You should divide your ideas into sessions. Personally, that’s what I do. A perfect example would be the YouTube videos that I’m making. When I make these videos, I separate the ideas from the execution.
I sat down one day and wrote down a massive list of video titles that I wanted to make. It took me a couple hours and I listed down hundreds of titles. I found that by sitting down and doing all of it at the same time, not only was I way more creative, I got more shit done. My brain got in the zone and started generating crazy ideas that just kept coming.
I came up with stuff that I wouldn’t have come up with otherwise. I was not constrained by the things that I had to worry about doing, or the research that I might have to do, or the the personal stories that I would have to tell, or whatever it is for the pertaining topic. On the flip side, when I get to the execution side I sit down to make a video, I just pick a title and I go.
I just sit in front of the camera, pick a title, and just I go for it. That is drastically different from how I used to do things. Before, I’d be like, “I need to make a video. What do I do? What would the video be about? What do I do?” It was all just a lot of worrying about how I should approach the idea.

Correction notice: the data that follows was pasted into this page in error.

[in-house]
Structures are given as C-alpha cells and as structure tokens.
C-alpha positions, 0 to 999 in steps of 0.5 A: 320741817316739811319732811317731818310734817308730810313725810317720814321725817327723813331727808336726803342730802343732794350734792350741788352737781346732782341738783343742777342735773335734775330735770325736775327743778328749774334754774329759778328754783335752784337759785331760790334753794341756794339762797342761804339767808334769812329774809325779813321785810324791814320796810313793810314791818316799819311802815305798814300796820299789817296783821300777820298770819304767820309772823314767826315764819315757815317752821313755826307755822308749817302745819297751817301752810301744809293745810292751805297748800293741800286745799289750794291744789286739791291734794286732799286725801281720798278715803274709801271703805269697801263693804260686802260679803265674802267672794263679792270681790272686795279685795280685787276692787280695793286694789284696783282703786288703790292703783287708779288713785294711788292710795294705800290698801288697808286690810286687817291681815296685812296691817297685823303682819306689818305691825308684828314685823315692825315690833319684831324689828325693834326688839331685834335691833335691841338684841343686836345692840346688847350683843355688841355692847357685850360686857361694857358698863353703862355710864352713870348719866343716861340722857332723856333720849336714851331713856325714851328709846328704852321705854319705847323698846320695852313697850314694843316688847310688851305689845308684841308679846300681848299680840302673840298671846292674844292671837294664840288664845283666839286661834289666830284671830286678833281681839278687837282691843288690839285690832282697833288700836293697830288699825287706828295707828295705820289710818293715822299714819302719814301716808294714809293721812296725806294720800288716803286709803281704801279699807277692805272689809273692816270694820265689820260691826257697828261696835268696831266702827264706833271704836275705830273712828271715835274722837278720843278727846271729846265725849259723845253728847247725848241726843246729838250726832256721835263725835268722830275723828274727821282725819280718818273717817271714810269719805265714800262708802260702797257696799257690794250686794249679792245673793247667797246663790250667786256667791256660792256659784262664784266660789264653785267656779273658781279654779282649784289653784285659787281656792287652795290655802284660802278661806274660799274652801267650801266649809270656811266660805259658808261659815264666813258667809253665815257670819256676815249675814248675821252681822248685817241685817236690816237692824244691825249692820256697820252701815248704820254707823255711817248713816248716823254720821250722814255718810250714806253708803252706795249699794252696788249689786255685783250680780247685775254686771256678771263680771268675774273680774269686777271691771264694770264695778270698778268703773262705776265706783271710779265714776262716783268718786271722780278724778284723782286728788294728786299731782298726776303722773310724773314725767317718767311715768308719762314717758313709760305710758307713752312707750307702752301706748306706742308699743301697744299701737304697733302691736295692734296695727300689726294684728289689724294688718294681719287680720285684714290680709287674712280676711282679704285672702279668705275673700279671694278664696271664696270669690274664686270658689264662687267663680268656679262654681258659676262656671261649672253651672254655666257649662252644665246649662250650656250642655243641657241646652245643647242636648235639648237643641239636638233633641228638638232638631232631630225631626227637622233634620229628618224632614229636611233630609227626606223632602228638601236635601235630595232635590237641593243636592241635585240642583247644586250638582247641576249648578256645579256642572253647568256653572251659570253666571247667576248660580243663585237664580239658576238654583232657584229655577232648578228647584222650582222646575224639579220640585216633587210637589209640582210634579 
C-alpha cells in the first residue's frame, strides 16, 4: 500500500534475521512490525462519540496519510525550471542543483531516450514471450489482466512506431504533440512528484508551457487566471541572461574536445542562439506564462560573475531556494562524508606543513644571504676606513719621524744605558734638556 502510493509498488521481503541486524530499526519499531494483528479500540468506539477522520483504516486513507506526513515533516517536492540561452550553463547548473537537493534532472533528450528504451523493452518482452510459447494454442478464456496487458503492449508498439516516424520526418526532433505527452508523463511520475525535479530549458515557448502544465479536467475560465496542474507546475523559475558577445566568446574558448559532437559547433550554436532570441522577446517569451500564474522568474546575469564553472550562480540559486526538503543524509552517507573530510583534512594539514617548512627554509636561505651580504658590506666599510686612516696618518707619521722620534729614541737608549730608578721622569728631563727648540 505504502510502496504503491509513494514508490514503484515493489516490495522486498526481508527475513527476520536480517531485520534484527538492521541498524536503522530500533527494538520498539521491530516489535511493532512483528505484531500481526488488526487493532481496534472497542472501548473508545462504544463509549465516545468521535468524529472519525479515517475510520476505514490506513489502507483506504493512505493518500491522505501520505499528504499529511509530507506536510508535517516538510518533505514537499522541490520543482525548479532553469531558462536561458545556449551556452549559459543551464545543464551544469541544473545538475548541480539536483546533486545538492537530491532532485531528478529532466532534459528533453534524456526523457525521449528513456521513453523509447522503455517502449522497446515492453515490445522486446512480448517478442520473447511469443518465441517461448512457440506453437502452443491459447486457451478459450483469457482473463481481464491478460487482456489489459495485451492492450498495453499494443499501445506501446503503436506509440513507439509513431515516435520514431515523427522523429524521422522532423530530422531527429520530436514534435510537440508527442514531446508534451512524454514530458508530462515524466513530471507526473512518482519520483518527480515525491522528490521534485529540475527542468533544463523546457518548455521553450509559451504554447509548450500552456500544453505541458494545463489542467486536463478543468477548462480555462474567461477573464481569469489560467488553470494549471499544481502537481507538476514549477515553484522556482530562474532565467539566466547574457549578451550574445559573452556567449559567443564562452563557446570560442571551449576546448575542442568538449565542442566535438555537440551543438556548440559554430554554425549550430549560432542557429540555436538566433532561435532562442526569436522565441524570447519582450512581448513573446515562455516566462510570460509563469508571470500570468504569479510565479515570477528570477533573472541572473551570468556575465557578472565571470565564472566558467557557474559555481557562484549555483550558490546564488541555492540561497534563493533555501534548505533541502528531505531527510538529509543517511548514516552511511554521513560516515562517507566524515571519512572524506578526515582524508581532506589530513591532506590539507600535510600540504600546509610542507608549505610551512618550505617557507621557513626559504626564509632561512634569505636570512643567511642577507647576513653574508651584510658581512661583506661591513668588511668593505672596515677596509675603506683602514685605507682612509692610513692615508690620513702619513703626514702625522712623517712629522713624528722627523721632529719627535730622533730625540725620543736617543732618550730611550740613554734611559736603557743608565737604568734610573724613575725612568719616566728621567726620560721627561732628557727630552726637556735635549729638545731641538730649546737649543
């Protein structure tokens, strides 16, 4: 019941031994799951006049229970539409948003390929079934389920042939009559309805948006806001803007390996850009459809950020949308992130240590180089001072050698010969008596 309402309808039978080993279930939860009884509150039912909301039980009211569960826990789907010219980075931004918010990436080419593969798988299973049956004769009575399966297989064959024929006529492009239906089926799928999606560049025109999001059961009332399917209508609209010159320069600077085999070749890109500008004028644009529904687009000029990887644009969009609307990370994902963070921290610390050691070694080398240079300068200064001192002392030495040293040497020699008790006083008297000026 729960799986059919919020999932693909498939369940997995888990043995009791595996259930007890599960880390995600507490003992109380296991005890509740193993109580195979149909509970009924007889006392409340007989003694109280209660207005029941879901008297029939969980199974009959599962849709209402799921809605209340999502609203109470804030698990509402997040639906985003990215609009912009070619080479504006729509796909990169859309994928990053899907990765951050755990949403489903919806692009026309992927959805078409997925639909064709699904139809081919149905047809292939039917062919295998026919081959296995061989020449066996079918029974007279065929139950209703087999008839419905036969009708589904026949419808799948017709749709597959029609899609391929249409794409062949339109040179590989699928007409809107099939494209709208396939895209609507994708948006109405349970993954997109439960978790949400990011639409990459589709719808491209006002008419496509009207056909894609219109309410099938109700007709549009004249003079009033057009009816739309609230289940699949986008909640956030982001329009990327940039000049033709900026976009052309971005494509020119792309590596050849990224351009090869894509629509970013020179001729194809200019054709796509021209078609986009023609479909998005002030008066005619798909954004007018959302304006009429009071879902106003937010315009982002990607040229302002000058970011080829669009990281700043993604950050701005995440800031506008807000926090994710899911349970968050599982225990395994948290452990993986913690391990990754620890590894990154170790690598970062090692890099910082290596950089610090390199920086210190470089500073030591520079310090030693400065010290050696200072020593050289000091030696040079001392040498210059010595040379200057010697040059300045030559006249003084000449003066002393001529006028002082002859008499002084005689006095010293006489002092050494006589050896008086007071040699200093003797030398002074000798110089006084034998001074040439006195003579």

I found it extremely beneficial to separating ideas from execution. In game development, I think this is especially prevalent because there are so many different ideas that you can implement on so many different levels. The execution in a game can get very tricky, especially for programmers. We like to think about the execution, how we’re going to build things, and being creative is not the time for that. When in idea generation mode, it’s not the time for thinking about execution. You need to generate as many ideas as you can because that’s how you’re creative.
Another benefit to separating execution from ideas is that you can focus on creative ways to make the idea work. It’s not as simple as making a YouTube video where I just sit down and talk. Let’s say you came up with idea for really cool mechanic, what you need to do now is figure out how to make that work.